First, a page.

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1.
Hamostaseologie ; 42(S 01): S14-S23, 2022 Oct.
Article in English | MEDLINE | ID: covidwho-2087355

ABSTRACT

Coronavirus disease-2019 (COVID-19) is associated with increased thromboembolic complications. Long-term alteration in the coagulation system after acute COVID-19 infection is still a subject of research. Furthermore, the effect of sera from convalescent subjects on platelets is not known. In this study, we investigated platelet phenotype, coagulation, and fibrinolysis in COVID-19 convalescent plasma (CCP) donors and analyzed convalescent sera-induced effects on platelets. We investigated CCP donors who had a history of mild COVID-19 infection and donors who did not have COVID-19 were used as controls. We analyzed phosphatidylserine (PS) externalization, CD62p expression, and glycoprotein VI (GPVI) shedding both in platelet-rich plasma (PRP) and after incubation of washed healthy platelets with donors' sera using flow cytometry. Coagulation and fibrinolysis systems were assessed with thromboelastometry. Forty-seven CCP donors (22 males, 25 females; mean age (±SD): 41.4 ± 13.7 years) with a history of mild COVID-19 infection were included. Median duration after acute COVID-19 infection was 97 days (range, 34-401). We did not find an increased PS externalization, CD62p expression, or GPVI shedding in platelets from CCP donors. Sera from CCP donors did not induce PS externalization or GPVI shedding in healthy platelets. Sera-induced CD62p expression was slightly, albeit statistically significantly, lower in CCP donors than in plasma donors without a history of COVID-19. One patient showed increased maximum clot firmness and prolonged lysis time in thromboelastometry. Our findings suggest that procoagulant platelet phenotype is not present after mild COVID-19. Furthermore, CCP sera do not affect the activation status of platelets.


Subject(s)
COVID-19 , Male , Female , Humans , Phosphatidylserines/metabolism , Phosphatidylserines/pharmacology , Blood Platelets/metabolism , Phenotype
2.
Blood Adv ; 2022 Sep 02.
Article in English | MEDLINE | ID: covidwho-2021227

ABSTRACT

Thromboembolic events are frequent and life-threating complications of COVID 19, but are also observed in patients with sepsis. Disseminated thrombosis can occur despite anticoagulation, suggesting that platelets play a direct, but yet incompletely understood role. Several studies demonstrated altered platelet function in COVID 19 with in part controversial findings, while underlying disease-specific mechanisms remain ill-defined. We performed a comprehensive cohort study with 111 patients, comprising 37 with COVID-19, 46 with sepsis, and 28 with infection, compared to controls. Platelet phenotype and function were assessed under static and flow conditions, revealing unexpected disease-specific differences. From hospital admission on, platelets in COVID-19 failed to activate integrin GPIIb/IIIa in response to multiple agonists. Dense granule release was markedly impaired due to virtually missing granules, also demonstrated by whole mount electron microscopy. In contrast, alpha-granule marker CD62P exposure was only mildly affected, revealing a subpopulation of PAC-1-/CD62P+ platelets, independently confirmed by automated clustering. This uncoupling of alpha-granule release was not observed in sepsis patients, despite a similar disease severity. We found overall unaltered thrombus formation in COVID 19 and sepsis samples under venous shear rates, which was dependent on the presence of tissue factor. Unexpectedly, under arterial shear rates thrombus formation was virtually abrogated in sepsis, while we detected overall normal-sized and stable thrombi in blood from COVID-19 patients. These thrombi were susceptible to subthreshold levels of GPIIb/IIIa blockers eptifibatide or tirofiban that had only a minor effect in control blood. We provide evidence that low dose GPIIb/IIIa blockade could be a therapeutic approach in COVID-19.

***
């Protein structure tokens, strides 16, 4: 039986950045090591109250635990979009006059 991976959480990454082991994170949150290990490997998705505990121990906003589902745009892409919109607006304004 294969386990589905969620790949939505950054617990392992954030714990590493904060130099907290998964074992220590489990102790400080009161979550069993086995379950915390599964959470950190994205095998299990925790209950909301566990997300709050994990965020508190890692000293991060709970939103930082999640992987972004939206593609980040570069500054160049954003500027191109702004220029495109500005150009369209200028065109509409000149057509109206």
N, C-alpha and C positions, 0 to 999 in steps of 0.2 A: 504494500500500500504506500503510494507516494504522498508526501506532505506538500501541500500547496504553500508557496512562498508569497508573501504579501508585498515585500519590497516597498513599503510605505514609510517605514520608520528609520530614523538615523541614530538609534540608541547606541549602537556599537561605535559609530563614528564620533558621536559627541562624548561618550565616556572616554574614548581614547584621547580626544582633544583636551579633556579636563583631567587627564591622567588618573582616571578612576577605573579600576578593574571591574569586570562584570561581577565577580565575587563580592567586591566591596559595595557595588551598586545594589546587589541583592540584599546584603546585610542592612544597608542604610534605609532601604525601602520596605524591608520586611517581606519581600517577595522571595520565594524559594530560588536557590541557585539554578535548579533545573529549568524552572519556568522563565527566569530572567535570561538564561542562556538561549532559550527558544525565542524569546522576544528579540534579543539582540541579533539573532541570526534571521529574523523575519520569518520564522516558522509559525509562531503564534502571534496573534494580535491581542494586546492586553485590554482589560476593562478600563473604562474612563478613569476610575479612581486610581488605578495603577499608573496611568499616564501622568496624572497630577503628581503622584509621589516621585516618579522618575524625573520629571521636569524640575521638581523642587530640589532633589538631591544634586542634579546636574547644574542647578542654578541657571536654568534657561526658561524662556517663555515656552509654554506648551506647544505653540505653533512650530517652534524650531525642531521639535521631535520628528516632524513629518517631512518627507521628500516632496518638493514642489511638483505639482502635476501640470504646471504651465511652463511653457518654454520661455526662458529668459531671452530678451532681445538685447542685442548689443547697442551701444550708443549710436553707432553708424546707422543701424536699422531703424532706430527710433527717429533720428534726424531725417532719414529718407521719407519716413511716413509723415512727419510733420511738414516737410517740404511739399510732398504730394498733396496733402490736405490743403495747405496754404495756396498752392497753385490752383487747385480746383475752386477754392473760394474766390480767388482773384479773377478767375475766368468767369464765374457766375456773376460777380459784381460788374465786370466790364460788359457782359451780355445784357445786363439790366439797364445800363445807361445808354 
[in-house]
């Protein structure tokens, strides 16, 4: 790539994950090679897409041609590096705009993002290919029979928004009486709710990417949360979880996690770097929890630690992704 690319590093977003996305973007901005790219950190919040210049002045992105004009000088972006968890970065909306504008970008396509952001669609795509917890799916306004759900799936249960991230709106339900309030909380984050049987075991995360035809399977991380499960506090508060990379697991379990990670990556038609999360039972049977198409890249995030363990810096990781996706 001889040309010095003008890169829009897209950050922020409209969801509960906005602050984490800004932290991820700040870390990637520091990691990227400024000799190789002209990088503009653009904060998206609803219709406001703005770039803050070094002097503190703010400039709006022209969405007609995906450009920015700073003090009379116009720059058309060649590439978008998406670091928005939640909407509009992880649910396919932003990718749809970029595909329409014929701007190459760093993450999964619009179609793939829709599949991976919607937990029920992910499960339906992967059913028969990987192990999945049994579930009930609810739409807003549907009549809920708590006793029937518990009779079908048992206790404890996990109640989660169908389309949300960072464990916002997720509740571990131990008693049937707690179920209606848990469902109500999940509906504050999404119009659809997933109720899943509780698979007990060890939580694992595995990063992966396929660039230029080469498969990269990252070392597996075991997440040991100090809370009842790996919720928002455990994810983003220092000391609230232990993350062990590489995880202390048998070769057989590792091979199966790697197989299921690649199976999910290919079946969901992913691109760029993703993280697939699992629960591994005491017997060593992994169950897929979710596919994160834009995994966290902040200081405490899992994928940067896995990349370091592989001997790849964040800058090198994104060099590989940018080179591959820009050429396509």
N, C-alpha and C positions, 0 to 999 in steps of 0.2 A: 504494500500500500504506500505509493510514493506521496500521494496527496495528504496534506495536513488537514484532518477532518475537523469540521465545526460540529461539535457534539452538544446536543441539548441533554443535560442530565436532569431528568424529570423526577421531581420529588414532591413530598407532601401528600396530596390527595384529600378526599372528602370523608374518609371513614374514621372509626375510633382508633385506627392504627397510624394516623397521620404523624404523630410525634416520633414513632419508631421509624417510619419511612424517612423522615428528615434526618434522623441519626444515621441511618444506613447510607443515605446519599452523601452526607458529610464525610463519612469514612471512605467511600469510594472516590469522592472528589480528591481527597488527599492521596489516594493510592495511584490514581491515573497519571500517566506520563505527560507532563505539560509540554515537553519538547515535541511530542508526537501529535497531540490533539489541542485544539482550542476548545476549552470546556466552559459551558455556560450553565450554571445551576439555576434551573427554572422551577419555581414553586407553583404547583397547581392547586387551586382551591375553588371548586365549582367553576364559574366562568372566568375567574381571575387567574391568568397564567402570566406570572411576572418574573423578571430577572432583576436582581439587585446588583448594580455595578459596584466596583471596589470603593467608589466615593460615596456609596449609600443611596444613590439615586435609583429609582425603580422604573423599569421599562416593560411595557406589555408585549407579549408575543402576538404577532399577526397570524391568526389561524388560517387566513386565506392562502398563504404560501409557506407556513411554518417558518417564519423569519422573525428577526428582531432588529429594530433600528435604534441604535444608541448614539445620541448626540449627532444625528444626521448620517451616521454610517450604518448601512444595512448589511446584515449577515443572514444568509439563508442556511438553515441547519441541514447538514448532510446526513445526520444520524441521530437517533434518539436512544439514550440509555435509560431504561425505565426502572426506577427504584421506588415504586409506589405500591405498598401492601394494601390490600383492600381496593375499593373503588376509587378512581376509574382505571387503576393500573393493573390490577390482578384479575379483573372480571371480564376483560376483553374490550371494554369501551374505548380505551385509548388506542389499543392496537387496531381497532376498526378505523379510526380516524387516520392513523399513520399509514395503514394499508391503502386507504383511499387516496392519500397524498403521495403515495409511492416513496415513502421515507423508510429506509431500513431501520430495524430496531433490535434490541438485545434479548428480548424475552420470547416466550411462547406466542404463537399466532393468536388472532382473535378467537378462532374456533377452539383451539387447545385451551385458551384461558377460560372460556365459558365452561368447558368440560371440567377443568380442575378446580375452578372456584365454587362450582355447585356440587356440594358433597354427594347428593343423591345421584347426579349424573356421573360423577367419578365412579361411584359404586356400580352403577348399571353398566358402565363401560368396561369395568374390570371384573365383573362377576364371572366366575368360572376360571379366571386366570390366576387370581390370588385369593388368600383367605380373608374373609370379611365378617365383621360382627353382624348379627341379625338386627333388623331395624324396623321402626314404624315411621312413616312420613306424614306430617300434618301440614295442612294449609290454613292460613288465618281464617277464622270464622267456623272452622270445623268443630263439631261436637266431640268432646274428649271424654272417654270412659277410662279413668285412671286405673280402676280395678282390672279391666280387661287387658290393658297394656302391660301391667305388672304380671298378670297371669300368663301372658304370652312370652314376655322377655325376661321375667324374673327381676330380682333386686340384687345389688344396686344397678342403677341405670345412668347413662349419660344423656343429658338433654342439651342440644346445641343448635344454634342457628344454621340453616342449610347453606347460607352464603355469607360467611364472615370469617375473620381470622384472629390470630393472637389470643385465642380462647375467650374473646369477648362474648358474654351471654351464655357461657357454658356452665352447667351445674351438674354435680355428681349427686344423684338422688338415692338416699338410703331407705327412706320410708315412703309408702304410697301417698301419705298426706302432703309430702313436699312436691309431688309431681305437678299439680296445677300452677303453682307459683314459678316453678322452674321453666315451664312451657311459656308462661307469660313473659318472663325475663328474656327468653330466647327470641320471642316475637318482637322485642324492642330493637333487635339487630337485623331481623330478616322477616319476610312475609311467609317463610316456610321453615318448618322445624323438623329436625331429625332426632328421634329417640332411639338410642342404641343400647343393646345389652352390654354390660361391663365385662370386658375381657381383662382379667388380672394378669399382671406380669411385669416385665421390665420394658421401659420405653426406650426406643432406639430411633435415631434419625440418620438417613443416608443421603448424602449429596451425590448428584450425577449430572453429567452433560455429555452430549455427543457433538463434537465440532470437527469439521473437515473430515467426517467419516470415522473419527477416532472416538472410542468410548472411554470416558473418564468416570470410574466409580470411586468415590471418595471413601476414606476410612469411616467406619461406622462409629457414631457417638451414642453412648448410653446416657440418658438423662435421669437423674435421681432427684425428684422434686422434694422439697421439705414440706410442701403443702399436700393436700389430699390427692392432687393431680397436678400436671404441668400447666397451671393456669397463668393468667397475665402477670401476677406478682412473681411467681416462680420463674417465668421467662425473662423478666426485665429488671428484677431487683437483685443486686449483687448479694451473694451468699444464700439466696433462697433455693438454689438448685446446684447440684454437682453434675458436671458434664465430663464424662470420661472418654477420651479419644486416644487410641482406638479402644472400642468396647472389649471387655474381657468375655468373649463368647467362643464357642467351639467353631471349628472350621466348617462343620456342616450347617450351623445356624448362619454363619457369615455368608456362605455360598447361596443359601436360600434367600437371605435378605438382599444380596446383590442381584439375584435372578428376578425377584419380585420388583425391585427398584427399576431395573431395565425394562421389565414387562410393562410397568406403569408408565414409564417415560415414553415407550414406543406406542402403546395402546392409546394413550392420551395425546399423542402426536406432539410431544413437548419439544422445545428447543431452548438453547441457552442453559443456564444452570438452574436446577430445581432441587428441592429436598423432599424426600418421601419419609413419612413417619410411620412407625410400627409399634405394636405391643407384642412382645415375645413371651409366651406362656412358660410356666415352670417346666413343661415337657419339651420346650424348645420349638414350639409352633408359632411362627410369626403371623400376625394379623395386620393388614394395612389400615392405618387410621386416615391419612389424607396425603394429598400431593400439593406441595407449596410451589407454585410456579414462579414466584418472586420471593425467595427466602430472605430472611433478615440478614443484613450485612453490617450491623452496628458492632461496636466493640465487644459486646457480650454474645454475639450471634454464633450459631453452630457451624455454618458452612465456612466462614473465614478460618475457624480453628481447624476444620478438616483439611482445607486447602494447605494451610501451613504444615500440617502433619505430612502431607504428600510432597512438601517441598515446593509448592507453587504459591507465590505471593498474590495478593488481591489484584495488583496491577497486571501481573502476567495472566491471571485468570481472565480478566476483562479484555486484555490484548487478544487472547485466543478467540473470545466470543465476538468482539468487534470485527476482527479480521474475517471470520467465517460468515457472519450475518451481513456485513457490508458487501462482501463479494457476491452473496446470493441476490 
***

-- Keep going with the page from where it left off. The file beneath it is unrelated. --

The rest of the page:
3.
Clin Infect Dis ; 2022 Jun 19.
Article in English | MEDLINE | ID: covidwho-1898424

ABSTRACT

BACKGROUND: The rapid emergence of the omicron variant and its large number of mutations led to its classification as a variant of concern (VOC) by the WHO. Subsequently, omicron evolved into distinct sublineages (e.g. BA1 and BA2), which currently represent the majority of global infections. Initial studies of the neutralizing response towards BA1 in convalescent and vaccinated individuals showed a substantial reduction. METHODS: We assessed antibody (IgG) binding, ACE2 (Angiotensin-Converting Enzyme 2) binding inhibition, and IgG binding dynamics for the omicron BA1 and BA2 variants compared to a panel of VOC/VOIs, in a large cohort (n = 352) of convalescent, vaccinated, and infected and subsequently vaccinated individuals. RESULTS: While omicron was capable efficiently binding to ACE2, antibodies elicited by infection or immunization showed reduced binding capacities and ACE2 binding inhibition compared to WT. Whereas BA1 exhibited less IgG binding compared to BA2, BA2 showed reduced inhibition of ACE2 binding. Among vaccinated samples, antibody binding to omicron only improved after administration of a third dose. CONCLUSION: omicron BA1 and BA2 can still efficiently bind to ACE2, while vaccine/infection-derived antibodies can bind omicron. The extent of the mutations within both variants prevent a strong inhibitory binding response. As a result, both omicron variants are able to evade control by pre-existing antibodies.